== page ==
Last summer, the universities of Oklahoma and Texas abruptly announced that they wanted to save their old home in the Big 12 Conference to join the much wealthier and much more competitive SEC.
It should have been a warning to every conference to make sure their flagship athletic programs were happy and determined to stay. You know, like USC and UCLA, big brands in a big market, yet part of a conference trying to find a competitive edge – in football and finance at least.
If the Pac-12 tried, well, it didn’t try hard enough.
Or perhaps nothing would have mattered, given that the Big Ten were about to negotiate a new media rights deal that would have to pay more than $1 billion a year. The Pac-12’s concurrent negotiations were not nearly as robust. Even conservative predictions had Big Ten schools making $40 million more per year from media. It could easily be more.
So now Jon Wilner, the veteran Pac-12 reporter, broke the news Thursday that USC and UCLA negotiated to leave for the Big Ten in 2024. The schools later made it official in an announcement.
The move is amazing, but somehow not at all surprising. It is tectonic in nature for college sports in general and disastrous for many parts of it, namely the Pac-12 schools that have been abandoned. It would be a huge win for the Big Ten as long as you ignore the “tradition” that the league did years ago, or if you shout “hypocrisy”.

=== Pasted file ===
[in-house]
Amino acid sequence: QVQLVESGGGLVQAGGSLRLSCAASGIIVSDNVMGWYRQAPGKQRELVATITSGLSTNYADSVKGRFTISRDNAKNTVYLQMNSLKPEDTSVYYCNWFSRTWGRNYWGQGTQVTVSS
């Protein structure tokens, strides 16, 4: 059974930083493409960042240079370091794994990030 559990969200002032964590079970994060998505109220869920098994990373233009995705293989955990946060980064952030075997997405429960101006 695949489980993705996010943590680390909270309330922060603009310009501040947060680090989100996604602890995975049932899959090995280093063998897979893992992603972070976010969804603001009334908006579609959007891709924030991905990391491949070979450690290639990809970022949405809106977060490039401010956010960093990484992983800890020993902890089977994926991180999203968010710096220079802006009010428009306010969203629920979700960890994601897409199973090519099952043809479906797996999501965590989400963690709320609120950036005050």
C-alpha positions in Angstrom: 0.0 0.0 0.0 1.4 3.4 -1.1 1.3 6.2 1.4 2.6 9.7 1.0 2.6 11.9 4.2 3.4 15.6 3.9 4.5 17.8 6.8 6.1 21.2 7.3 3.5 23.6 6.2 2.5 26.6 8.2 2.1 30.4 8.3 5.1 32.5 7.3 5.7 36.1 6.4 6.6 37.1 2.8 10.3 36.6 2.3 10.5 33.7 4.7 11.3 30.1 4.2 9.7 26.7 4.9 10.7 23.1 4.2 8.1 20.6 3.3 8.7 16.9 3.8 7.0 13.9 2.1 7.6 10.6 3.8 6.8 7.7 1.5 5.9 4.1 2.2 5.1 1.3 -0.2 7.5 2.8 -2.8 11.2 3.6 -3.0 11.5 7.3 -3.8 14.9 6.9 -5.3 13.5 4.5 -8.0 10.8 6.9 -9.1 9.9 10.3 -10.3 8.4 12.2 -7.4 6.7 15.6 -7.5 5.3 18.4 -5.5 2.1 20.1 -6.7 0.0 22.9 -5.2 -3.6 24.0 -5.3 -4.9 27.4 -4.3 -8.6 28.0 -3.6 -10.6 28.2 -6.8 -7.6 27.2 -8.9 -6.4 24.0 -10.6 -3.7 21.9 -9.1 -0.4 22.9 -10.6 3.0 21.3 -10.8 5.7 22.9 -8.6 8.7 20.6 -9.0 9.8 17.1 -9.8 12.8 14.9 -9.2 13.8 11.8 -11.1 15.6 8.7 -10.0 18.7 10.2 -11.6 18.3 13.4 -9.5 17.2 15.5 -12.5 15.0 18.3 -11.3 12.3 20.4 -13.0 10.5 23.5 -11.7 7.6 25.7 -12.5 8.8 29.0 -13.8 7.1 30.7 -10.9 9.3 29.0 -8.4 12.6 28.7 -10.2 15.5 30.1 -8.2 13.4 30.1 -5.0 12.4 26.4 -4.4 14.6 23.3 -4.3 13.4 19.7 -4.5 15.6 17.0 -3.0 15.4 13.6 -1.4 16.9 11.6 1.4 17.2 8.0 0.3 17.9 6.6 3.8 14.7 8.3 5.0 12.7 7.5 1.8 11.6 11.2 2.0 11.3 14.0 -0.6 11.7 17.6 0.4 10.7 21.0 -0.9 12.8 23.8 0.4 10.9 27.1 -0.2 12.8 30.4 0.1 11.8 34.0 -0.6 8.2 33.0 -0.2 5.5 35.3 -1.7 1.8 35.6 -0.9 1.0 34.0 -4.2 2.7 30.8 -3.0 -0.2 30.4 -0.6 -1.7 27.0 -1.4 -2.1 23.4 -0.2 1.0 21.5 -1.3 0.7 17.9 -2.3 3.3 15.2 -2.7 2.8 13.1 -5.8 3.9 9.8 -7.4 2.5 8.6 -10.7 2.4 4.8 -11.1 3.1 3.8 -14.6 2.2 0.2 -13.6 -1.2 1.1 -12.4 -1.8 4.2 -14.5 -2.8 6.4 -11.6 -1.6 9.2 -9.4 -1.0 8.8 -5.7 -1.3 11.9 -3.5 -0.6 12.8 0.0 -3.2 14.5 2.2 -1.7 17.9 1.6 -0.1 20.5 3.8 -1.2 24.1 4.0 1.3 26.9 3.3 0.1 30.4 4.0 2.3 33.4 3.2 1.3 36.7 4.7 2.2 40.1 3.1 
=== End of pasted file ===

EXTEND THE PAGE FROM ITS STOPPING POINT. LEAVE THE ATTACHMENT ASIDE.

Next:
It’s the next step in the evolution towards a smaller, rich superconference setup at the top. The Big Ten and the SEC have television deals that dwarf the competition. The Big 12 and Pac-12 are now stripped.
The ACC is held together by its relatively low-paid, but long-term media contract that runs until 2036. The deal grants the media rights of every school at the conference, making valuable programs such as Clemson, Florida State, North Carolina, Miami, and others untouchable.
At least we think.
The Big Ten wanted to add USC and UCLA, and USC and UCLA wanted to be added. A source said the whole thing came together over the past few weeks.
Big Ten’s Devilish Move in Breaking Up Pac-12 and Alliance